Obviously haven't bought anything yet, still going to have to take some time to get better educated and make a good decision. The only hunting I do involves me releasing large, predatory birds to chase small game with, and firearms use is strictly forbidden when we have raptors on the glove or in the air. The longest range shot I am likely to make with this rifle (unless the :SHTF:) is 100 yards, and that only whenever they get around to opening that 100-yard indoor range up in Buford (supposedly at the end of June), so a lot of these scopes seem a bit like overkill for my needs/use, especially when Kalinka wants $300, $400, or more for them... the prices at the links above almost seem too good to be true. I actually keep getting the impression, the more I look around there, that this site is a relic or legacy that hasn't been updated or maintained in quite a long time.

Also, but damn, some of these Russian scopes are freaking ginormous!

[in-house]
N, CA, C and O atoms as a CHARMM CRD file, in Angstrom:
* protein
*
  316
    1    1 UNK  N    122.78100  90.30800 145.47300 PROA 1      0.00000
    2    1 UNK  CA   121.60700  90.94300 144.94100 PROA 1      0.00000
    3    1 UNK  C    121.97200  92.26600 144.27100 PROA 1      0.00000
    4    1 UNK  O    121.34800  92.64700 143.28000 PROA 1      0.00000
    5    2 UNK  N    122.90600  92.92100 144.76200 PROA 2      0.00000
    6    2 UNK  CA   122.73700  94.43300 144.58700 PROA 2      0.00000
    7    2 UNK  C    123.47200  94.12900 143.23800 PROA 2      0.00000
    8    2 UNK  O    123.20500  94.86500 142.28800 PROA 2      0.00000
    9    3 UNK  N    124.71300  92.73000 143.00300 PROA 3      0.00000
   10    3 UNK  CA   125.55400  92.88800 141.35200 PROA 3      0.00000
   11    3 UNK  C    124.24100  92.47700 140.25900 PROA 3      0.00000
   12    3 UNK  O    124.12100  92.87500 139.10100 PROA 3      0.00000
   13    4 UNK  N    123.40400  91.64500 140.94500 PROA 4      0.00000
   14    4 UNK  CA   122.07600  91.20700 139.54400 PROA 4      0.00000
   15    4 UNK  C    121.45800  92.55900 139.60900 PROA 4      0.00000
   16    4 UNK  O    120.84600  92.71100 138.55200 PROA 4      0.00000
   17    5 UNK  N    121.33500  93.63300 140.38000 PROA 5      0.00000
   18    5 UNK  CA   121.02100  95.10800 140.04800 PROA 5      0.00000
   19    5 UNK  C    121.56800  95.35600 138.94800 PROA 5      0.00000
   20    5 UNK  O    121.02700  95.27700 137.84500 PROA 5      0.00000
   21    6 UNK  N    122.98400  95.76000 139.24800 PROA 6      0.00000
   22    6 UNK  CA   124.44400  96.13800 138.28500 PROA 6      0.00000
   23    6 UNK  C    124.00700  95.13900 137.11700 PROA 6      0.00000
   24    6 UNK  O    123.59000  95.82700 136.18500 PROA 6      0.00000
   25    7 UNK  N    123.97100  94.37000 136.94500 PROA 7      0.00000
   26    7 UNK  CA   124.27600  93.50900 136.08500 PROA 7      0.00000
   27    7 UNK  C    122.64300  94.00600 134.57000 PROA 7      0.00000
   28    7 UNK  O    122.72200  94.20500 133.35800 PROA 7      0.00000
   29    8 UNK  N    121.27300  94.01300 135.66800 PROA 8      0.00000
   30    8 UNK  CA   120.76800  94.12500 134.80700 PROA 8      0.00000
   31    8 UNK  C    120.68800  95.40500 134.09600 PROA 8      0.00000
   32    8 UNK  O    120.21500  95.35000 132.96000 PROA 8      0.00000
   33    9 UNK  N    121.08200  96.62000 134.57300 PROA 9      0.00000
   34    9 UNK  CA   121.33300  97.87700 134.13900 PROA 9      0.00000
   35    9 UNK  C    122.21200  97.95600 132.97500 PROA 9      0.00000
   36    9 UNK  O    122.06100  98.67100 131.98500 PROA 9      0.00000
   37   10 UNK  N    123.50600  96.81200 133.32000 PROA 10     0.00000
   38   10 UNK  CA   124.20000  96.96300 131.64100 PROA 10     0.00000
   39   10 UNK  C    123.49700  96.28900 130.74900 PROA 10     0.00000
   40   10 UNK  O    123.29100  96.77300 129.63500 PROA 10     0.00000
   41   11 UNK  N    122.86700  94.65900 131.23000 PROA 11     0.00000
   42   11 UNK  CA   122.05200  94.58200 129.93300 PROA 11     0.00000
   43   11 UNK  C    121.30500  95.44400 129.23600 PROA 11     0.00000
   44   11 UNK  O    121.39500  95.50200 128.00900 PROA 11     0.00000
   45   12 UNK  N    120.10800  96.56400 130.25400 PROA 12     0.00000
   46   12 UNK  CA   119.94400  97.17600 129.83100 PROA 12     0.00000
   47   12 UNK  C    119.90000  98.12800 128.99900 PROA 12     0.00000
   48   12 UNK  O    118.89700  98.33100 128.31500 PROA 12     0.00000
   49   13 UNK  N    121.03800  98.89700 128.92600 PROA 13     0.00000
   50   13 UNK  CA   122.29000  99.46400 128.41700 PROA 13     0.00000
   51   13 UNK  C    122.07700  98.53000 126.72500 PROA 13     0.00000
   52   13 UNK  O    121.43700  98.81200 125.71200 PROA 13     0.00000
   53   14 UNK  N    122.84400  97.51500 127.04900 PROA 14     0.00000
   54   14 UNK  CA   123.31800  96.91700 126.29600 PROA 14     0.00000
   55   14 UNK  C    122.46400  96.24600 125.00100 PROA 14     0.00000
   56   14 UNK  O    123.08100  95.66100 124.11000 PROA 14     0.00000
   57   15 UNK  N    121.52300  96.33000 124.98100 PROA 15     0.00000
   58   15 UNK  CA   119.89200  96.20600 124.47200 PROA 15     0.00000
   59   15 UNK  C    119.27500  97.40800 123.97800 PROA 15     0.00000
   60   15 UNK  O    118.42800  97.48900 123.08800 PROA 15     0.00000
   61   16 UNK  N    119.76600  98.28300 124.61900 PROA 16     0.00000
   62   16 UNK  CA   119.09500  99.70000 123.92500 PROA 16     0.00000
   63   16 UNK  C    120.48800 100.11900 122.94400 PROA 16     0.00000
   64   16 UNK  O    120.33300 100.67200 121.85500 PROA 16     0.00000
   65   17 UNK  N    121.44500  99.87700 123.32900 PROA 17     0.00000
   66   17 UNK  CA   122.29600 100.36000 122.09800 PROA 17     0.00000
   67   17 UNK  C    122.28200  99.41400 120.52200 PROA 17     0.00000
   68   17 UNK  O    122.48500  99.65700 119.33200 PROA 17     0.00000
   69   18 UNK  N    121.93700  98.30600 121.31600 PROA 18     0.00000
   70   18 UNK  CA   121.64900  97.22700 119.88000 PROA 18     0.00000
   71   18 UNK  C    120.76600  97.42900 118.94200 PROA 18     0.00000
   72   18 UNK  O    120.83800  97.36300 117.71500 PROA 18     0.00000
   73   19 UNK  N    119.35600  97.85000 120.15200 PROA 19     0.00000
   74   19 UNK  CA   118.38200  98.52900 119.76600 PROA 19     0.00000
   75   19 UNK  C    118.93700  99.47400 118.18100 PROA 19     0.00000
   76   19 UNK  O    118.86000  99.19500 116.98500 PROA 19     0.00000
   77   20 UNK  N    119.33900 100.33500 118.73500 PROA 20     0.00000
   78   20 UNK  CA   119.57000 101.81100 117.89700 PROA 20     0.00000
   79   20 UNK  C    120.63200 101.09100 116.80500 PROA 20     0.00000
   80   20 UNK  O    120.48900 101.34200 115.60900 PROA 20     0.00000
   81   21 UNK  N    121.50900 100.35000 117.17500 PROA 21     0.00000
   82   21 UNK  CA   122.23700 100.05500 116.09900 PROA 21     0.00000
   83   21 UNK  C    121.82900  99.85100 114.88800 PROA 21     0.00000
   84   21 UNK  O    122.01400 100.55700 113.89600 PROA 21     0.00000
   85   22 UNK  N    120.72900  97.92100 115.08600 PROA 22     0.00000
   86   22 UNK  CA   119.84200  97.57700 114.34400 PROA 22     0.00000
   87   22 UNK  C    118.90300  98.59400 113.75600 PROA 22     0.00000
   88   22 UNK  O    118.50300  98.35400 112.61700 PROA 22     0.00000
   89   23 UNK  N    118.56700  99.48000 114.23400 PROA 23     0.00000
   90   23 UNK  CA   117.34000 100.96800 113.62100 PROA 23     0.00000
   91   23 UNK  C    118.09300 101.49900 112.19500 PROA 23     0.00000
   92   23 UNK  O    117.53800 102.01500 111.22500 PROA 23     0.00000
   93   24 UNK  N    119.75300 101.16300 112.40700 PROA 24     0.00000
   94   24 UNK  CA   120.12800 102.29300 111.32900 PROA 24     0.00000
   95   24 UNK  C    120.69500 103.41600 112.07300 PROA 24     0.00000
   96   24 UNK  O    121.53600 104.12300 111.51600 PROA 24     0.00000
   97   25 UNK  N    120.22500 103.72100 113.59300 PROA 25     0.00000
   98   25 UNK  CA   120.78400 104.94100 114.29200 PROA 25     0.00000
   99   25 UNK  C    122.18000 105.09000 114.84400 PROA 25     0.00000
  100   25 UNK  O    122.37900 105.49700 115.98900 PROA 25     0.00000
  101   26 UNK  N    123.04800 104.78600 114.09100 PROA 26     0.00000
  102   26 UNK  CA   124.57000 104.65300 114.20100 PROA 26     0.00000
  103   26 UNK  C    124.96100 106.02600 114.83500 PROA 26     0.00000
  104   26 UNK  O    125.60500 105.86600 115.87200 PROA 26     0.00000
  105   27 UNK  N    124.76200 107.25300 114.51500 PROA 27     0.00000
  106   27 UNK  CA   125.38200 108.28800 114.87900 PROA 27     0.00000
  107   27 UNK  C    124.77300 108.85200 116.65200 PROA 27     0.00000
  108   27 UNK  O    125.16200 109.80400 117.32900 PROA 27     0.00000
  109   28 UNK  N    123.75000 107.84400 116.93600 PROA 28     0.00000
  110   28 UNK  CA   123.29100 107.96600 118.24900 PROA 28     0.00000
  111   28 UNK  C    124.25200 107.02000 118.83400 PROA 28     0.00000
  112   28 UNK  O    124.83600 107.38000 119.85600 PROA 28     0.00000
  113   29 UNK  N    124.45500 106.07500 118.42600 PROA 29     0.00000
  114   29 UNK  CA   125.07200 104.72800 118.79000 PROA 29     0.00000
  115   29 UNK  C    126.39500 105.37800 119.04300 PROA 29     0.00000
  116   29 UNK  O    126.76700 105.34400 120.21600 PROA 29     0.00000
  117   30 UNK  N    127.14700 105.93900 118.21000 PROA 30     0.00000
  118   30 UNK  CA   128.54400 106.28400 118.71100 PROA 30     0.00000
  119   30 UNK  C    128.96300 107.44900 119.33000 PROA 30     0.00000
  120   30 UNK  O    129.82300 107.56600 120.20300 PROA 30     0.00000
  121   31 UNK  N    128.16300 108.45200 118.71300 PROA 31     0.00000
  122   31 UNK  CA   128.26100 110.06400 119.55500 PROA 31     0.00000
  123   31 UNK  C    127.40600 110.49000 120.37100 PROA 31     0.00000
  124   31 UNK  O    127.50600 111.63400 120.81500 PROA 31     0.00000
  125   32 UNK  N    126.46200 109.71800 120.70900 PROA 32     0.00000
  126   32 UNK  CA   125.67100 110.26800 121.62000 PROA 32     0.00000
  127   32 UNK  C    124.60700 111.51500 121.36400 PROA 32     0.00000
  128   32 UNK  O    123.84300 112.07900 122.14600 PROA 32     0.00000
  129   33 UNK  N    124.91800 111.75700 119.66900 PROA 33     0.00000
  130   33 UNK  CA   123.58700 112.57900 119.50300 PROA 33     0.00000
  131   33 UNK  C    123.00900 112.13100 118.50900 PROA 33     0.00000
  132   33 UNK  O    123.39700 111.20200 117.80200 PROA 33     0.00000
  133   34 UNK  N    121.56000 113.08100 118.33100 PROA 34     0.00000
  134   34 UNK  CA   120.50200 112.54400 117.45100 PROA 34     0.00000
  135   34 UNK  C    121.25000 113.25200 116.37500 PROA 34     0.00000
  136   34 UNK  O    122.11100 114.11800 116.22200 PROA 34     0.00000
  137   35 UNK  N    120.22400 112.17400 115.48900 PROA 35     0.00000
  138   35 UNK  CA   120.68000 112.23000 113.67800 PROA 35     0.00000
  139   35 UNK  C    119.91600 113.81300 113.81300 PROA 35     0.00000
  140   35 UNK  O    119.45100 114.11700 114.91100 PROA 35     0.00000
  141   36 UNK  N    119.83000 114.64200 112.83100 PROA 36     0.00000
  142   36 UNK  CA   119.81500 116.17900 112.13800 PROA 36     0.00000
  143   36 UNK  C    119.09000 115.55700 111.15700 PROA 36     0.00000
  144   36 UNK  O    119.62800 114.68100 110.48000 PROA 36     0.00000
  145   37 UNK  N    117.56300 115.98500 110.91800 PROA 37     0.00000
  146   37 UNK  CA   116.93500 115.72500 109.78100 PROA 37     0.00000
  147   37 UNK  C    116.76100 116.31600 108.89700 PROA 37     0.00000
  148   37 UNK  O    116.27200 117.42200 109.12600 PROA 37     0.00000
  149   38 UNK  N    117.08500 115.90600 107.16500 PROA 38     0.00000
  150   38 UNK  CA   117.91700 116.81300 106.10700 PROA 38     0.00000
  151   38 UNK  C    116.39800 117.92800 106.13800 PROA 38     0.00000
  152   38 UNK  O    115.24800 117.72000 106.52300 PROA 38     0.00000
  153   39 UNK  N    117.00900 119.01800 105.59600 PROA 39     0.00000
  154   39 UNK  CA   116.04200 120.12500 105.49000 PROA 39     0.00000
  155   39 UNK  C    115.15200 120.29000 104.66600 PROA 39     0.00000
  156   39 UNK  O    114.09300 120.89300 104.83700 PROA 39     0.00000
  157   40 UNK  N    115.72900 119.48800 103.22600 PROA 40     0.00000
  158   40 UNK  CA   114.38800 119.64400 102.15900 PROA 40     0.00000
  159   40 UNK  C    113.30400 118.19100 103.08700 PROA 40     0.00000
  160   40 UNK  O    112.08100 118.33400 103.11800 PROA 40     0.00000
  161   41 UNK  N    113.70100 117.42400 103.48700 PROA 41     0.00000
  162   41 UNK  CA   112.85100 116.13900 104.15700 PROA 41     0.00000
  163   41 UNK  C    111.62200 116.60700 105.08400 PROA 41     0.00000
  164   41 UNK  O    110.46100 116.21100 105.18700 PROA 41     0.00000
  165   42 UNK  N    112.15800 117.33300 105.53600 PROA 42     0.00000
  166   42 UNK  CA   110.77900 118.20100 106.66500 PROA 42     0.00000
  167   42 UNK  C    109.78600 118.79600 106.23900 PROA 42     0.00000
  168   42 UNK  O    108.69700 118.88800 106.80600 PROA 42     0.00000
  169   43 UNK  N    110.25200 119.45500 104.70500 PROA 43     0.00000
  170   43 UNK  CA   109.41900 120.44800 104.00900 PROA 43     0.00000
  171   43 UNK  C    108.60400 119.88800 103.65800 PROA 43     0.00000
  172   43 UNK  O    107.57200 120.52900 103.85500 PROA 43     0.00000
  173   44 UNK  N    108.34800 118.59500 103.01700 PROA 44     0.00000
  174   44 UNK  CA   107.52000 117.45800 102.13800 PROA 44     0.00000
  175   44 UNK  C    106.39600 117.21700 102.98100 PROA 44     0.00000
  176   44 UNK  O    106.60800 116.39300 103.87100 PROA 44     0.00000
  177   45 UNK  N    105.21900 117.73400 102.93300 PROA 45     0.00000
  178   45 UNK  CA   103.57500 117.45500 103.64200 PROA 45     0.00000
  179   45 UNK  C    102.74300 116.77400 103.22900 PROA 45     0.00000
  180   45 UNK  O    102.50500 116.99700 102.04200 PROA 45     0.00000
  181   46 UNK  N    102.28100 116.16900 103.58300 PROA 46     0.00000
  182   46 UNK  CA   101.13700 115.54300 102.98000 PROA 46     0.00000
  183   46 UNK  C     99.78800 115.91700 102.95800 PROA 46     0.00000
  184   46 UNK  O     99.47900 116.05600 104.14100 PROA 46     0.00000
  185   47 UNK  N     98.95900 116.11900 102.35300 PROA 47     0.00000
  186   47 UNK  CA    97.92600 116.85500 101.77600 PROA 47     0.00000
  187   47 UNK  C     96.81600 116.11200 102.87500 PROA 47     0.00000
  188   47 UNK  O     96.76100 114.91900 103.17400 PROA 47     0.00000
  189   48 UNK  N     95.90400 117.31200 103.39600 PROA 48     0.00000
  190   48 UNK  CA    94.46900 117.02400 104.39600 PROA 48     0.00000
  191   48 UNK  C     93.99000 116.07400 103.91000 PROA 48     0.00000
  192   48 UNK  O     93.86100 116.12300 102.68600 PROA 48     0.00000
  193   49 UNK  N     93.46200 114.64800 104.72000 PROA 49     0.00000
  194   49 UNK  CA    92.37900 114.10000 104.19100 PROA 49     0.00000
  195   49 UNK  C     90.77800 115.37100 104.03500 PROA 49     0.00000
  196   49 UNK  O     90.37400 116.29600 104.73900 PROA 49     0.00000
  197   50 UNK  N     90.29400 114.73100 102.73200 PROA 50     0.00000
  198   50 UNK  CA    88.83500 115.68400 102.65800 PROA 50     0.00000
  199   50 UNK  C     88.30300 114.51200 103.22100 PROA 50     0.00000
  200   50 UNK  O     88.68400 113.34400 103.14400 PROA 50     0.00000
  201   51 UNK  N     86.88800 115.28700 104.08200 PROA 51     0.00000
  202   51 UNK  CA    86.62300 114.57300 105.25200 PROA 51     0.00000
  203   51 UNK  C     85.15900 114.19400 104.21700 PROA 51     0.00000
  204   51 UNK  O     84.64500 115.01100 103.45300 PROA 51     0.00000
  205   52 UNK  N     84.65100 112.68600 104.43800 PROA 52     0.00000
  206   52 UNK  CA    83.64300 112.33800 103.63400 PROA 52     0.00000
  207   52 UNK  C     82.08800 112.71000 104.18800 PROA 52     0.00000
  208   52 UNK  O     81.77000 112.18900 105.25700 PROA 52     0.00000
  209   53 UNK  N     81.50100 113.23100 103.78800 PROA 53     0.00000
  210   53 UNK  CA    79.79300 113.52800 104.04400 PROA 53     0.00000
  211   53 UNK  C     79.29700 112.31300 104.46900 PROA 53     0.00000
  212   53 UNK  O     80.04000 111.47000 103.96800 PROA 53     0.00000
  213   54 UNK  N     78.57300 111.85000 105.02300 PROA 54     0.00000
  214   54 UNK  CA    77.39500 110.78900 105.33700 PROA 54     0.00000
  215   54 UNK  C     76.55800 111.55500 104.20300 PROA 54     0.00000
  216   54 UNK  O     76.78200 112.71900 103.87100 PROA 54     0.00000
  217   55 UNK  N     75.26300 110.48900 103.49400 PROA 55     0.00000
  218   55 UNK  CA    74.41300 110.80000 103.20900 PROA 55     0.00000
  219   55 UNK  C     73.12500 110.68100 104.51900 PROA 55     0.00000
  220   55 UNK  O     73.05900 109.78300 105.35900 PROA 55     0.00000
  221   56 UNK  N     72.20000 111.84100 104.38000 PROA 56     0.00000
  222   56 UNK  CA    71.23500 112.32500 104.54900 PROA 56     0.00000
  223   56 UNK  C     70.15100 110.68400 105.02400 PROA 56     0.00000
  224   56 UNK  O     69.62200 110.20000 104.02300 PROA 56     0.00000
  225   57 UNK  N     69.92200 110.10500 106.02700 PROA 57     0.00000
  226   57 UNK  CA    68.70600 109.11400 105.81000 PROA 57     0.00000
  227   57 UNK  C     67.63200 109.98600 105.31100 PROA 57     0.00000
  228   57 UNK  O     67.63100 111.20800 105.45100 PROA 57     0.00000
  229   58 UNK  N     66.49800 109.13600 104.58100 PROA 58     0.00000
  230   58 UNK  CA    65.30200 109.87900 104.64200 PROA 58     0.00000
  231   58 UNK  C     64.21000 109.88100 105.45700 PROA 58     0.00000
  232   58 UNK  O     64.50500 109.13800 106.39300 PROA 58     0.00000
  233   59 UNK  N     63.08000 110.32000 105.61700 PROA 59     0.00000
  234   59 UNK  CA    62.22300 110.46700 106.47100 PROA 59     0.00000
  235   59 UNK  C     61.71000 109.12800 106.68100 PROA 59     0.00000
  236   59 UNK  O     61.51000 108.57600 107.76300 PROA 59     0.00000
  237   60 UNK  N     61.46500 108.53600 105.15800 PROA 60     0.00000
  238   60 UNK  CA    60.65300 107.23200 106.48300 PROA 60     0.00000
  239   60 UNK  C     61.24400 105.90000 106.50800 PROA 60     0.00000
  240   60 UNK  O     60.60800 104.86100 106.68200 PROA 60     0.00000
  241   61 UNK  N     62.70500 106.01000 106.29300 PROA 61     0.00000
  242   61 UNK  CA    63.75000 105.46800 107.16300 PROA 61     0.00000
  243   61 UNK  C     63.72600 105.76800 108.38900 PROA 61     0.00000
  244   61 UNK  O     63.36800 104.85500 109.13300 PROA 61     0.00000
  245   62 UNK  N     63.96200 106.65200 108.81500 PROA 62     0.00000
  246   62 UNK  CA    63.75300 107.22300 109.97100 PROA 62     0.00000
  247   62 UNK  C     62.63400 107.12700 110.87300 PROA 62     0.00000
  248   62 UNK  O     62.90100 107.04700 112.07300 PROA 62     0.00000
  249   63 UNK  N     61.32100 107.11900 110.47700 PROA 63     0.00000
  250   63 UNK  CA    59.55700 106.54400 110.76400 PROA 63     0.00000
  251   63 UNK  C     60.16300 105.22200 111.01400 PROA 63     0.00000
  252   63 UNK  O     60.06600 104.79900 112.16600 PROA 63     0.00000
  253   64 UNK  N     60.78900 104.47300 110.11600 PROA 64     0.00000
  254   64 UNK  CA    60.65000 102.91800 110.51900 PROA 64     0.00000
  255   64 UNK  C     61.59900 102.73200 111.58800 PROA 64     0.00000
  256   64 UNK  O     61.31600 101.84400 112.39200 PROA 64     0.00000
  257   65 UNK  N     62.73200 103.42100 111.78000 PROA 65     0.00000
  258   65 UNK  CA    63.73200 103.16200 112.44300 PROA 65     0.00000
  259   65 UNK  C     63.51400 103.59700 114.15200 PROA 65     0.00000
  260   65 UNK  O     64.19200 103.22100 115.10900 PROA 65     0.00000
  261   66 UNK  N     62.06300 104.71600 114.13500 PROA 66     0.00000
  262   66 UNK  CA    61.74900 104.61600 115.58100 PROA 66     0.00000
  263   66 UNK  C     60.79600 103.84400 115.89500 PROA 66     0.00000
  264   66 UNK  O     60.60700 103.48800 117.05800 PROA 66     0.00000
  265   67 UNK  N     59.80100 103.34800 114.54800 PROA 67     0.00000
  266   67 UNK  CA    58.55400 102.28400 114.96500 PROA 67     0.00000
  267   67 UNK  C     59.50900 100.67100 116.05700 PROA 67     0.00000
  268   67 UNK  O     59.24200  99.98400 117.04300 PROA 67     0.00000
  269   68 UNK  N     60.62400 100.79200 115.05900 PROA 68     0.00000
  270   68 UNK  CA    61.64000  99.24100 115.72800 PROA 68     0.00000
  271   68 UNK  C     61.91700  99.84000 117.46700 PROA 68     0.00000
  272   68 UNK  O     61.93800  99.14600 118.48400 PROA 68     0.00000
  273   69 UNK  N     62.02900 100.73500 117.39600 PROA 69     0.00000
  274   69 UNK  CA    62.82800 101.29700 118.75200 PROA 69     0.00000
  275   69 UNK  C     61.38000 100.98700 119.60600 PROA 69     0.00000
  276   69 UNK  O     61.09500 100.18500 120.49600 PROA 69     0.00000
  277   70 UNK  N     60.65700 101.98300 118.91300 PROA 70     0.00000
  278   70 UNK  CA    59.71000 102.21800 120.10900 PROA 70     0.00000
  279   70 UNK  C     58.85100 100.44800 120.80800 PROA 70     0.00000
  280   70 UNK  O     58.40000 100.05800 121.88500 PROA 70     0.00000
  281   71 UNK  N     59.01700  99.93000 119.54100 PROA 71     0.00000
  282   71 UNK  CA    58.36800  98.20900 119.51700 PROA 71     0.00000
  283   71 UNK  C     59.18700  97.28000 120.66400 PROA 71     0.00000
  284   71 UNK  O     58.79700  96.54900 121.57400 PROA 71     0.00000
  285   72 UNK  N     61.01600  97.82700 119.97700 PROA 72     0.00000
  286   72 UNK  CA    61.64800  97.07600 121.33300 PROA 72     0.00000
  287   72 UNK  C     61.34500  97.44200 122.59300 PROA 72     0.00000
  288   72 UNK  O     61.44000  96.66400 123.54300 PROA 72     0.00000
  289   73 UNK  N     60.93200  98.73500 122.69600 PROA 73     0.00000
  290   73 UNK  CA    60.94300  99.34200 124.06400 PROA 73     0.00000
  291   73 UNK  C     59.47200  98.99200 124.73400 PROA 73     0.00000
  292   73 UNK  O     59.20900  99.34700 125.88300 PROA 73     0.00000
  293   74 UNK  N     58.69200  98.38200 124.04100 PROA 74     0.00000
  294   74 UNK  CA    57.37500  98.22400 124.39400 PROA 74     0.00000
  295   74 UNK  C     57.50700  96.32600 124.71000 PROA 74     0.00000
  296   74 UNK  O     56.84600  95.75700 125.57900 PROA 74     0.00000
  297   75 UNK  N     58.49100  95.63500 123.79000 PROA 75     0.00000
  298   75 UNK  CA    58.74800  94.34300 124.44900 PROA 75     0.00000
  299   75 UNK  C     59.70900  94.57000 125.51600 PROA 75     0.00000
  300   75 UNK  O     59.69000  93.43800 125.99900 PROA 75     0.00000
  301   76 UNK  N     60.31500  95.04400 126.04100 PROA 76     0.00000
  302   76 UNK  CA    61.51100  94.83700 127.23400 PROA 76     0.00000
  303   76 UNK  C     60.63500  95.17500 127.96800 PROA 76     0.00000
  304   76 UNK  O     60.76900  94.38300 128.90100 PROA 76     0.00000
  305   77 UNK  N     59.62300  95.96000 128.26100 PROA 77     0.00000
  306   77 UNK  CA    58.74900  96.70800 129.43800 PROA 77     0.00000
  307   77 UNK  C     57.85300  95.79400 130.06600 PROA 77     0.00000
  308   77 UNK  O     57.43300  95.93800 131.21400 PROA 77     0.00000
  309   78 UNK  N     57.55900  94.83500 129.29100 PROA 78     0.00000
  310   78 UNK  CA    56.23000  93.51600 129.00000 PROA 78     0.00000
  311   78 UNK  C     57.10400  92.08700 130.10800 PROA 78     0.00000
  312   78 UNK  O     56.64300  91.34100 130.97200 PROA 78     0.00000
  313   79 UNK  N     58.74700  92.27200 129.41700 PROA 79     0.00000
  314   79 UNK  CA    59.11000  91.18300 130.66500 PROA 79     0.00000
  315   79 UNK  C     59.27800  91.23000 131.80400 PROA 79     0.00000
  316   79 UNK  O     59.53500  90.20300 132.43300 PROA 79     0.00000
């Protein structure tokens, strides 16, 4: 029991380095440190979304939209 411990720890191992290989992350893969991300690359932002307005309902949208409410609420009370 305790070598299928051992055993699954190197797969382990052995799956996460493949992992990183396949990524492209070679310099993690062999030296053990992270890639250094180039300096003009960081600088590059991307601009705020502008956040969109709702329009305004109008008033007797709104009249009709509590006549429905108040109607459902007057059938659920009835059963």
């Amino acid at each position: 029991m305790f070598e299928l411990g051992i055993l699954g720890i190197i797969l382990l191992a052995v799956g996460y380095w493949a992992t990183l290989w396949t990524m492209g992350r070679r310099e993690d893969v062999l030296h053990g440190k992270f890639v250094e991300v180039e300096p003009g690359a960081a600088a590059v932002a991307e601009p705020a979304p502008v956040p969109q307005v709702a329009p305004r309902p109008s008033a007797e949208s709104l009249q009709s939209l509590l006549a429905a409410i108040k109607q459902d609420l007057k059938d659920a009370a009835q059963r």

Really, the only reason I even really want a scope is because my eyesight is starting to get a little weird as I get older and between the somewhat low cheek-rest on the Zastava's factory stock and the distance of the rear sight post from my eye makes the iron sights something of a pain to use. Putting a red-dot scope on a .308 rifle intended for longer-range just seems kind of silly to me, but so many of the more common scopes are huge and cumbersome, more powerful than I'll probably ever have a legitimate need for, and extremely expensive for something I'll get very little regular use out of. I almost feel like I'd be best off trying to find a simple 1-3x scope of some variety, but then that itself seems like a waste of the .308's potential, much like a red-dot would be. I'd rather do it right, but without spending more money than I can get away with, and without getting more than what I really need or can justify the expense for.